Yeah, I am being unfair to Syp. He doesn’t strike me as the sort of person who would say that, and I’m not a huge fan of the optimisation-mad crowd who harangue their teammates in an attempt to shave eight seconds off the instance run time either. I’m just gobsmacked that this is even a question, and I think it relates to the recent posts by Keen and Bhagpuss about how a lot of MMO gameplay has simplified and streamlined roles (and a lot of other things). Modern games tend to expect you to perform one role, and one role only. The tank tanks, the healer heals, the DPS roll ‘need’ on everything they can. Each is very good at their job and sucks at everybody else’s. Older games were less stratified in roles, had more hybrtidisation and things were more likely to go pear-shaped but be recoverable by prompt action from the group. In DAoC the friar could stop meleeing and throw out some heals long enough to save the group; the mercenary, normally a melee DPS, had the tools to tank for a bit even if it did put a strain on the healers keeping him alive, and the cleric could smite (if he wasn’t 100% focused on saving the bloody merc’s worthless ass). If everyone pulled those trucks out at the right time, you could turn a bad pull into glorious victory. That’s unlikely to happen in WoW because the characters as so good at, and optimised, for their normal roles that assuming they’re doing content tuned for them, that’s all they can do. An enhancement shaman doesn’t bring the healing needed to keep a tank up through more than a light trash pull, and a combat rogue doesn’t have the tools or survivability to cover for a dead tank.

We’ve become very good at what we do, at the price of that being all that we can do. We don’t have to think about what we’re doing so much as focus on performing our assigned task as perfectly as possible. I view that as a loss, personally, and see it as devaluing the game experience… but that’s a whole other blog post.




  • for those younger than I am or from other parts of the world, the above quote  is a caricature of the British work ethic c. 1975.

My local Tesco superstore has a range of Star Wars themed birthday cards for sale. This includes one addressed to “Dad”, with a picture of Kylo Ren on it.

Have they SEEN The Force Awakens?

I picked up the DVD of The Martian today. There’s an advertising flyer for potatoes inside the case…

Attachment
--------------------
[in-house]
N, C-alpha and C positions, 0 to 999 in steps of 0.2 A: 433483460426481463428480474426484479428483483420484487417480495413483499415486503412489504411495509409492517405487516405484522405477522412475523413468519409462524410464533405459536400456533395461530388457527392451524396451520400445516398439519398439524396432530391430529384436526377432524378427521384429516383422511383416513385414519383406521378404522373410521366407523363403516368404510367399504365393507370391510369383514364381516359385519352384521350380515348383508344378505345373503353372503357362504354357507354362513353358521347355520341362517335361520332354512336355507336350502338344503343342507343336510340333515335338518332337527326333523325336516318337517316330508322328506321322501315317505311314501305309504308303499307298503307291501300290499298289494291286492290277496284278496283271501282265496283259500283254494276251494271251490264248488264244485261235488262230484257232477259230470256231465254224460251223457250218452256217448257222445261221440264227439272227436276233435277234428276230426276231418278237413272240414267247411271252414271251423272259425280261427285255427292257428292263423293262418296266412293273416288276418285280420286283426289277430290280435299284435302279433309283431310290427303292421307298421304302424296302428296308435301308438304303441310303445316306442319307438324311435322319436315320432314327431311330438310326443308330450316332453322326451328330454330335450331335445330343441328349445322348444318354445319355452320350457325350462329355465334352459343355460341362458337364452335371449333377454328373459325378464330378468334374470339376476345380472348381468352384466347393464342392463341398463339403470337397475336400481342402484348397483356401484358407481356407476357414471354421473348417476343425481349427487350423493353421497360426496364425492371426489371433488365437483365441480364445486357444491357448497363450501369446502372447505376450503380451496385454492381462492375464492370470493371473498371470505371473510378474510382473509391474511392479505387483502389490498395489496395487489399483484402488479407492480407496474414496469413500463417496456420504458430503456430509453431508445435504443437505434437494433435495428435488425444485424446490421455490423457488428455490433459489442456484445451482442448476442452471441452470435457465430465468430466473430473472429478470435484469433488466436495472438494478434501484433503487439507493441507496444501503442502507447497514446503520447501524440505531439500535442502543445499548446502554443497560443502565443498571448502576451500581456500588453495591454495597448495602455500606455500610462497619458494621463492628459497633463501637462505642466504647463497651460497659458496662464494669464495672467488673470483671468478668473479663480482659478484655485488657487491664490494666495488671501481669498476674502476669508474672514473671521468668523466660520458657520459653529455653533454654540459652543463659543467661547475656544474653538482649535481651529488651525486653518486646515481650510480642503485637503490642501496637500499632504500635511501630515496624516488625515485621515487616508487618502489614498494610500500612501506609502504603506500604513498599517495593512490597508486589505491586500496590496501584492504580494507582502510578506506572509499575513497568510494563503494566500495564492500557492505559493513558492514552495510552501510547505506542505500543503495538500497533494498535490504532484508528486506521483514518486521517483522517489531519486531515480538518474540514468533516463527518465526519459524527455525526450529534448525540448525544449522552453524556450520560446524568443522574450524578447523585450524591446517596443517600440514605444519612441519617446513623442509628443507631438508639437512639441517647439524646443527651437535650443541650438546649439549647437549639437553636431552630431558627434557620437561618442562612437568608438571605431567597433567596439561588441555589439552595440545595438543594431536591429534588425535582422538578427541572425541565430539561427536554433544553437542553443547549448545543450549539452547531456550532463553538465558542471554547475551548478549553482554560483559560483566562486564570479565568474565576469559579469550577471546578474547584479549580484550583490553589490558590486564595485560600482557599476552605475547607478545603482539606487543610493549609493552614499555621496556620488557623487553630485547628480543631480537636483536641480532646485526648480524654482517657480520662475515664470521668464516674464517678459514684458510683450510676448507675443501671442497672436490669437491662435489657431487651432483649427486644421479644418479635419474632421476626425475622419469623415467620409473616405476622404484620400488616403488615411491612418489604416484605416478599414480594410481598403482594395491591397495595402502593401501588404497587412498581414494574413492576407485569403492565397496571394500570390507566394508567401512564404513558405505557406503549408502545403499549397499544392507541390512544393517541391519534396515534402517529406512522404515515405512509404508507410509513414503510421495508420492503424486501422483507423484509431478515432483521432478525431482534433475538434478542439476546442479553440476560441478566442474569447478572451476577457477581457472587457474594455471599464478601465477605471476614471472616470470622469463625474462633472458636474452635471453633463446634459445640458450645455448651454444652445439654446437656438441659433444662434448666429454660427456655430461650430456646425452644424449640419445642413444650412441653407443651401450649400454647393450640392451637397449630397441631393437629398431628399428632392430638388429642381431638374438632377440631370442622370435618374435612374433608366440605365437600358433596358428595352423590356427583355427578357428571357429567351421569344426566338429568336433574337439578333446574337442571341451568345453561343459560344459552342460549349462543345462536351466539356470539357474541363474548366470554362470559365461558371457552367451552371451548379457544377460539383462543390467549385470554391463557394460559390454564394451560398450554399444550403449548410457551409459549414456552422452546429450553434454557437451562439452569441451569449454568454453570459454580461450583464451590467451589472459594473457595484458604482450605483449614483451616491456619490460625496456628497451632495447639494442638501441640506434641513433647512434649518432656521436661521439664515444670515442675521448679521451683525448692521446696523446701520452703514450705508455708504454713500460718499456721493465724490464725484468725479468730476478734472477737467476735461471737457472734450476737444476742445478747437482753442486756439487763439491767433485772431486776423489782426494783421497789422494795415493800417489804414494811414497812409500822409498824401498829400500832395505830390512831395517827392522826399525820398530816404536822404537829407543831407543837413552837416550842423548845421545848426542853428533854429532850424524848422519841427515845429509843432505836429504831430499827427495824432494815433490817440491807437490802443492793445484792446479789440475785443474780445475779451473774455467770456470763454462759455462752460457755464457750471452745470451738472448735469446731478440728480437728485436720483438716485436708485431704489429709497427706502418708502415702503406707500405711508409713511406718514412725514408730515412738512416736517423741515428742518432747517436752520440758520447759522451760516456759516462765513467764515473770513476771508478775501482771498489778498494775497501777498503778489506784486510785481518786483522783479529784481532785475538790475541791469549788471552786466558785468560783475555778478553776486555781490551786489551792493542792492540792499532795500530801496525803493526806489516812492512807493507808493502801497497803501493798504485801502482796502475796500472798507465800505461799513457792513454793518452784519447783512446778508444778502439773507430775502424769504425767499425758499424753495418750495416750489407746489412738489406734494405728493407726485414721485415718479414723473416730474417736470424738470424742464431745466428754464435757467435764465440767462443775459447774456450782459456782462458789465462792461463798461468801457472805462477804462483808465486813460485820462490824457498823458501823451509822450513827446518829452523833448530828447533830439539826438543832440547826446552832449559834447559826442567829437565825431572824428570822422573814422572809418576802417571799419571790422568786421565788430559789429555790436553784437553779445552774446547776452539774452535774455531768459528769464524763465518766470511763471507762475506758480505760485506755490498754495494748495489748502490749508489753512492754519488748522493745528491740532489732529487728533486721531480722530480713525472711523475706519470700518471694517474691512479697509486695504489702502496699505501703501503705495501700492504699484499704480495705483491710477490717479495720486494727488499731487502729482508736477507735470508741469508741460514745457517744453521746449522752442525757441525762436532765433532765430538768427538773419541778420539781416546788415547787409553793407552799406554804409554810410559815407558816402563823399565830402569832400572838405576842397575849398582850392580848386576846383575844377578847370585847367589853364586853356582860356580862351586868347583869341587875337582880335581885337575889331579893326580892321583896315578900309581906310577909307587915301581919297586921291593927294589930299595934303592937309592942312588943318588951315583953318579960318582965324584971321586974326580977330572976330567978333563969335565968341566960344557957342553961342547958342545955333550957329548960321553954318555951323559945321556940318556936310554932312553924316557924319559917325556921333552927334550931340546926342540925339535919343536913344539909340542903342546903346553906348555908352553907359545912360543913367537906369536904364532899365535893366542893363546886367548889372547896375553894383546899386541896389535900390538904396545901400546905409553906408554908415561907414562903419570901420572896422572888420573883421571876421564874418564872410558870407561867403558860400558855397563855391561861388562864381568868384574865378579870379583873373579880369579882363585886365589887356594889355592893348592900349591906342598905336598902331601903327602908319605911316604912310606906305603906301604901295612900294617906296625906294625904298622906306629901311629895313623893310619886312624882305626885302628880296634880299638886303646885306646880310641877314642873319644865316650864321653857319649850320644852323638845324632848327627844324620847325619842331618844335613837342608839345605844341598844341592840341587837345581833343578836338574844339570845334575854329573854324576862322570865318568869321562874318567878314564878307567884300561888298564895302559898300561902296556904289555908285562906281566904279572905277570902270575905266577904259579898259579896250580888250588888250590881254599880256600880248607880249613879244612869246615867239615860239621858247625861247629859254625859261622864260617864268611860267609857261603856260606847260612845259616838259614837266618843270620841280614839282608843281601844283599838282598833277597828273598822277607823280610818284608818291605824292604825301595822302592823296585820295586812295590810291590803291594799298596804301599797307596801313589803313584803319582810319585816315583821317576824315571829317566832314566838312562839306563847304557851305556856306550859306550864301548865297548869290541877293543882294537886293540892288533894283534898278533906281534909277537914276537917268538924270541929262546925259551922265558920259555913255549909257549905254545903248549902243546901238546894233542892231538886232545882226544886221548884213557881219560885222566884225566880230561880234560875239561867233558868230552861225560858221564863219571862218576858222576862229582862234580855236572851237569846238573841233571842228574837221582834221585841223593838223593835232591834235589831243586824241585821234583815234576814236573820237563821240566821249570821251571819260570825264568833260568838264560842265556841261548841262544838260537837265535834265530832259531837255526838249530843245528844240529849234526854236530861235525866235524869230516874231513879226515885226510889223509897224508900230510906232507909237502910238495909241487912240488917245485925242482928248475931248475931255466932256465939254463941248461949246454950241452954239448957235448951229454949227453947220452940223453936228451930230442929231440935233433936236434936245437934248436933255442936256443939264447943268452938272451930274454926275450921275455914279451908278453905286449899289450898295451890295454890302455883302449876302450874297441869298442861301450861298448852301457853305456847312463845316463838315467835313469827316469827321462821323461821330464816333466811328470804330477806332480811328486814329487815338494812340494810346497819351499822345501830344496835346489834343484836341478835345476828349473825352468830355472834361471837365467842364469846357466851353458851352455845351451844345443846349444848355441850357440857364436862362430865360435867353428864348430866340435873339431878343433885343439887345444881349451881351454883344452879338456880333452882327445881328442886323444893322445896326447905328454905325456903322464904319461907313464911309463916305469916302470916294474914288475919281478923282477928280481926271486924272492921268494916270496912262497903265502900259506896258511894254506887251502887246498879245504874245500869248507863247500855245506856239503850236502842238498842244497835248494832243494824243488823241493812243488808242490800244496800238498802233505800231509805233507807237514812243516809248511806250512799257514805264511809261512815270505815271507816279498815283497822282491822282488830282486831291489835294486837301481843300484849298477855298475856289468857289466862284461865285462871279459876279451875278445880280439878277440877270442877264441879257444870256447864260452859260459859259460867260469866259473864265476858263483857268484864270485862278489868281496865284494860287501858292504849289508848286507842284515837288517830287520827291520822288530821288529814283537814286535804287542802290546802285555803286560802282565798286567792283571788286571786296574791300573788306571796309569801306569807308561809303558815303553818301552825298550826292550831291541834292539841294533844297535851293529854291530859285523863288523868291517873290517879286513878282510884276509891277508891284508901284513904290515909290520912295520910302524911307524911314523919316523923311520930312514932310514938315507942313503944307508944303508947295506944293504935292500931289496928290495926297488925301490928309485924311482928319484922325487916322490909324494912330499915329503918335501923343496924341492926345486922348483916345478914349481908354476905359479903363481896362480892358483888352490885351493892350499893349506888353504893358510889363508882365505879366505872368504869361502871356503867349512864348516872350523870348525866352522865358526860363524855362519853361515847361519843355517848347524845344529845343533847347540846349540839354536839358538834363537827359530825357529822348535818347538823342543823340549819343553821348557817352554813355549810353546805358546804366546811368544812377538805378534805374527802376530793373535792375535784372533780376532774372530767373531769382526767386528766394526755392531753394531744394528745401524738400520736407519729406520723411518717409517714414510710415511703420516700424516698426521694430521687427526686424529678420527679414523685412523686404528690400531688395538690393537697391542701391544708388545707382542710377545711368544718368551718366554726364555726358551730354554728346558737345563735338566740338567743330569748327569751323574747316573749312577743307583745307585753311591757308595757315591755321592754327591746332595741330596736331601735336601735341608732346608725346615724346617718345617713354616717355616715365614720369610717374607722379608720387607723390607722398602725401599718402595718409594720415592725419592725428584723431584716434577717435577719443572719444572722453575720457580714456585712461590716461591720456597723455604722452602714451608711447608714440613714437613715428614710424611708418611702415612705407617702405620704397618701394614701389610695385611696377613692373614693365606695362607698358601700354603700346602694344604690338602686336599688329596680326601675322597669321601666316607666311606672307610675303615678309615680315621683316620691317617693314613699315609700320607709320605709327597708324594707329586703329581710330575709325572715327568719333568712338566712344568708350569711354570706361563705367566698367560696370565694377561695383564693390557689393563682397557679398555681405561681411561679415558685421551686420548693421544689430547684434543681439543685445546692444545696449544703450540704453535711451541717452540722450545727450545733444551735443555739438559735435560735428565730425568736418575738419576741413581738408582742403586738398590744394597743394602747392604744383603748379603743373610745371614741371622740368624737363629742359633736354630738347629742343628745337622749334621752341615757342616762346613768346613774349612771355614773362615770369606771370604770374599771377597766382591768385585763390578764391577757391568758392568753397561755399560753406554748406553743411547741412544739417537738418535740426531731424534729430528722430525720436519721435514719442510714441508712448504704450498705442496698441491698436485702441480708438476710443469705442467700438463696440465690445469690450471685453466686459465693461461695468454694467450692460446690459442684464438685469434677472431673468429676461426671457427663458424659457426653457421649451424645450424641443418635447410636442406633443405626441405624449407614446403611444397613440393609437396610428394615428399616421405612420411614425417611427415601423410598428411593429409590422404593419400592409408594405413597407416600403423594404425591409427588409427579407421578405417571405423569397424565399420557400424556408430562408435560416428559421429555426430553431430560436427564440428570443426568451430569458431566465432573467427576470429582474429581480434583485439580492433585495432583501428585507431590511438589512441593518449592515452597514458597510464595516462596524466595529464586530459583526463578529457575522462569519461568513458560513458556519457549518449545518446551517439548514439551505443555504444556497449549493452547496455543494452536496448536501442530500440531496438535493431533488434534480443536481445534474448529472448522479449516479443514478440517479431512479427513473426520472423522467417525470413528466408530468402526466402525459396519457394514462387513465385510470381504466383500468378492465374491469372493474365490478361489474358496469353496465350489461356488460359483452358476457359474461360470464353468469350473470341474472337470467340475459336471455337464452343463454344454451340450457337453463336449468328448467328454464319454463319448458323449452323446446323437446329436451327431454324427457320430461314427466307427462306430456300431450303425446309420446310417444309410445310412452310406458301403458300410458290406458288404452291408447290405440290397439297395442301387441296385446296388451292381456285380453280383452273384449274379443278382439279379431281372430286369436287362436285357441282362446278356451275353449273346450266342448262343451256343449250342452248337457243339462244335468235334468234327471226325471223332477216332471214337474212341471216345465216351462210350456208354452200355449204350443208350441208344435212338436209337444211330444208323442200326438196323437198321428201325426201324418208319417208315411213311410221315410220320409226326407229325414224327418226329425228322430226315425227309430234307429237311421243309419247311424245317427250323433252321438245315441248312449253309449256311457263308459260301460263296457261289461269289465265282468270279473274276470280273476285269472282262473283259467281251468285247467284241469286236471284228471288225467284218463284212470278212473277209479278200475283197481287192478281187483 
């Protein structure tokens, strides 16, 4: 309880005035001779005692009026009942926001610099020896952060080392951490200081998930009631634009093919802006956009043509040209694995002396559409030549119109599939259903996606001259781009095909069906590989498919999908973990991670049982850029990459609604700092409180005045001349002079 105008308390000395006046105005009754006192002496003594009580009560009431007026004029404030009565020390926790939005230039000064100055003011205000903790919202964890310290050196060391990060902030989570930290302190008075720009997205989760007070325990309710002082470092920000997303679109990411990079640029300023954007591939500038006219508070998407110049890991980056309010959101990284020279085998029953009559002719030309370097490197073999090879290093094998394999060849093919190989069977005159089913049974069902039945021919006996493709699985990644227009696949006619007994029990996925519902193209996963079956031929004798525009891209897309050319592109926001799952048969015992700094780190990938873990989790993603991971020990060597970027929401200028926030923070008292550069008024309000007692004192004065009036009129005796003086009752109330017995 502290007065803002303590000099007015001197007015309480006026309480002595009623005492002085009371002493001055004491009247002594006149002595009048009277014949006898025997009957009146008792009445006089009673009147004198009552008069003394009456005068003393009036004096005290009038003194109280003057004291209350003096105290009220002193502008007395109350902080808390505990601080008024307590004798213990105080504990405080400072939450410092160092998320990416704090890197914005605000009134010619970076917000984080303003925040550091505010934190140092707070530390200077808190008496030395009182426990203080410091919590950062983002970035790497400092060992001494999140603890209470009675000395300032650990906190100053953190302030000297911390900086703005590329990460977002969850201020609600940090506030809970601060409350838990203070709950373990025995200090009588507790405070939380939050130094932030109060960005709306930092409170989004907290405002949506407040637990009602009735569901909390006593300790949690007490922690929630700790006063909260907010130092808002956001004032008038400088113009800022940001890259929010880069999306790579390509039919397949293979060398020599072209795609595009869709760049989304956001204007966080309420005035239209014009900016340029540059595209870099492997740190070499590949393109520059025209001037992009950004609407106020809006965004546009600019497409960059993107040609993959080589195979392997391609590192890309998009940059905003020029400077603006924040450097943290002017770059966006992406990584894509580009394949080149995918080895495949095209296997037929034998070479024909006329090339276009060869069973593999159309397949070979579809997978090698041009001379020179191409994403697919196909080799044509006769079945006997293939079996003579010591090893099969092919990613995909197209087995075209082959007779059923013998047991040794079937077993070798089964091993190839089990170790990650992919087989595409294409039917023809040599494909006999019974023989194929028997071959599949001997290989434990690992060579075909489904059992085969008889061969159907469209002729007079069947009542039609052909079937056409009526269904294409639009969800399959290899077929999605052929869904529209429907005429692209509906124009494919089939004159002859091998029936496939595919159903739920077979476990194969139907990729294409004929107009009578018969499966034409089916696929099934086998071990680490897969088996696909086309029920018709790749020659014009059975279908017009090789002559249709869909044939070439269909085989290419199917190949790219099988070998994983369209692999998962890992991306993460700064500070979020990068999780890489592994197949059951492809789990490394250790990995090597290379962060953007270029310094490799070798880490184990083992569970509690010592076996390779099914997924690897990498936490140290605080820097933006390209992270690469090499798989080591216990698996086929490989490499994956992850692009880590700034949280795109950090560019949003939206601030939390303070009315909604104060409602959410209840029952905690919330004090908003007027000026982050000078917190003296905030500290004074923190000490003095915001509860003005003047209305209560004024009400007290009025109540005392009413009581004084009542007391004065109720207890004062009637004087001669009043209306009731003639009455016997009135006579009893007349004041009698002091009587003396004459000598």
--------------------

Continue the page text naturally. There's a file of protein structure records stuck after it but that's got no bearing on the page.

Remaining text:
Count me amongst the horde of bloggers who have downloaded Blade and Soul. Others, such as Bhagpuss, have given a much better overview of the game than I will attempt to here. Suffice to say that I found the game not without interest, but not with enough interest to become part of my regular repertoire. The high point was the combat, which felt like a fighting game and has a nice flow to it, with all sorts of interesting combos you can set up with your abilities (which the game does a decent job of teaching you via a series of ‘training room’ missions interwoven into the early part of the story) and quite a decent control system of contextual controls. Rather than having a shedload of abilities on a shedload of keybinds that you have to remember (a la SWTOR), or the limited set of abilities normal to an action MMO (such as ESO), B&S has a shedload of abilities on a handful of keys, with keys mapping to a different ability based on the situation. So, for example, the ‘F’ key allows you stomp enemies who are down, or comes up to activate an ‘on critical hit’ skill after landing a crit. Neat.

Downsides for me really came down to the art style, which veers between highly-realistic (apart from the OTT jiggling) human models to extremely cartoonish looking characters standing side by side, some frustration with the ‘wheel of fortune’ loot system and the fact that pretty much all loot items have to be unlocked before being used, lack of engagement with the story, and the fact that there’s no open world to speak of that I can explore – just a story on rails that moves from set location to set location (at least as of level 15, where I stopped). The story is the hackneyed staple of wuxia – you are a martial arts student, bad person turns up and kills your master, you set out to avenge master. Possibly my problem is I came straight from playing through the Sith Warrior storyline again in SWTOR, which boils down to you going on a quest to kill your master yourself, so I couldn’t take my rip-roaring rampage of revenge here seriously. Still, there’s a decent game in B&S if you like that genre… it’s just not really for me.